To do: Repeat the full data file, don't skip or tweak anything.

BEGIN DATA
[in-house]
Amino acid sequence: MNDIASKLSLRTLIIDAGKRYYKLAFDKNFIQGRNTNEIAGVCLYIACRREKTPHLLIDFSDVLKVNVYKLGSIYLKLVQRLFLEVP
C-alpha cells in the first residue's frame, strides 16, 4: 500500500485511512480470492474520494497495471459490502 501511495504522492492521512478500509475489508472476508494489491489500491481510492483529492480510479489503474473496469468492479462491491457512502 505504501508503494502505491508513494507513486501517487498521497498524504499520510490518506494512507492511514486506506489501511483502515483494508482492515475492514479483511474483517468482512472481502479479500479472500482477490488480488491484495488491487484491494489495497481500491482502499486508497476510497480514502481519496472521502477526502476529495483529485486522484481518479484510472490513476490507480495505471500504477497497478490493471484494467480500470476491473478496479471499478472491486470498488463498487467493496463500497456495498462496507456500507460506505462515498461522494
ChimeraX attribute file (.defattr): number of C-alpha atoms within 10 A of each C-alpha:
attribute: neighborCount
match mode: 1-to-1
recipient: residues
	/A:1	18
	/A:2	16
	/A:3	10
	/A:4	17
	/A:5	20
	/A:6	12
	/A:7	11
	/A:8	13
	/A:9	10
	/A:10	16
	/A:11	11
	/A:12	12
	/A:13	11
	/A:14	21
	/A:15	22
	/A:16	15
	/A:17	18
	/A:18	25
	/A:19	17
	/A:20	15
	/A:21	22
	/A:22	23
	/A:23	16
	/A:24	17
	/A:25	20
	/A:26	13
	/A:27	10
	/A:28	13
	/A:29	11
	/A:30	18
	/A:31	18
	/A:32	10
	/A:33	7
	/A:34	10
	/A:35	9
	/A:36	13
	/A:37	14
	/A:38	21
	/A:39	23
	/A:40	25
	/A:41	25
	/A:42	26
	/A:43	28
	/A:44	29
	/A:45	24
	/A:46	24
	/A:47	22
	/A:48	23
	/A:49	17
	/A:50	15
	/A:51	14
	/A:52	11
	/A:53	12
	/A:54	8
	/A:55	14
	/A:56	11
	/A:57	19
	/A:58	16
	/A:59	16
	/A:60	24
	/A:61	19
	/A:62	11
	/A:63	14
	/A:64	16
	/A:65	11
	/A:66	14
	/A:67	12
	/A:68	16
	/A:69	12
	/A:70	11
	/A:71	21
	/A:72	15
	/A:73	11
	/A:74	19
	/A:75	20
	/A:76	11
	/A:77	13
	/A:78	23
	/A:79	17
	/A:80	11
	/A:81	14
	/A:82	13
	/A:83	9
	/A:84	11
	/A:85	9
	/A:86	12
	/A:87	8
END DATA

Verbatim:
[in-house]
Amino acid sequence: MNDIASKLSLRTLIIDAGKRYYKLAFDKNFIQGRNTNEIAGVCLYIACRREKTPHLLIDFSDVLKVNVYKLGSIYLKLVQRLFLEVP
C-alpha cells in the first residue's frame, strides 16, 4: 500500500485511512480470492474520494497495471459490502 501511495504522492492521512478500509475489508472476508494489491489500491481510492483529492480510479489503474473496469468492479462491491457512502 505504501508503494502505491508513494507513486501517487498521497498524504499520510490518506494512507492511514486506506489501511483502515483494508482492515475492514479483511474483517468482512472481502479479500479472500482477490488480488491484495488491487484491494489495497481500491482502499486508497476510497480514502481519496472521502477526502476529495483529485486522484481518479484510472490513476490507480495505471500504477497497478490493471484494467480500470476491473478496479471499478472491486470498488463498487467493496463500497456495498462496507456500507460506505462515498461522494
ChimeraX attribute file (.defattr): number of C-alpha atoms within 10 A of each C-alpha:
attribute: neighborCount
match mode: 1-to-1
recipient: residues
	/A:1	18
	/A:2	16
	/A:3	10
	/A:4	17
	/A:5	20
	/A:6	12
	/A:7	11
	/A:8	13
	/A:9	10
	/A:10	16
	/A:11	11
	/A:12	12
	/A:13	11
	/A:14	21
	/A:15	22
	/A:16	15
	/A:17	18
	/A:18	25
	/A:19	17
	/A:20	15
	/A:21	22
	/A:22	23
	/A:23	16
	/A:24	17
	/A:25	20
	/A:26	13
	/A:27	10
	/A:28	13
	/A:29	11
	/A:30	18
	/A:31	18
	/A:32	10
	/A:33	7
	/A:34	10
	/A:35	9
	/A:36	13
	/A:37	14
	/A:38	21
	/A:39	23
	/A:40	25
	/A:41	25
	/A:42	26
	/A:43	28
	/A:44	29
	/A:45	24
	/A:46	24
	/A:47	22
	/A:48	23
	/A:49	17
	/A:50	15
	/A:51	14
	/A:52	11
	/A:53	12
	/A:54	8
	/A:55	14
	/A:56	11
	/A:57	19
	/A:58	16
	/A:59	16
	/A:60	24
	/A:61	19
	/A:62	11
	/A:63	14
	/A:64	16
	/A:65	11
	/A:66	14
	/A:67	12
	/A:68	16
	/A:69	12
	/A:70	11
	/A:71	21
	/A:72	15
	/A:73	11
	/A:74	19
	/A:75	20
	/A:76	11
	/A:77	13
	/A:78	23
	/A:79	17
	/A:80	11
	/A:81	14
	/A:82	13
	/A:83	9
	/A:84	11
	/A:85	9
	/A:86	12
	/A:87	8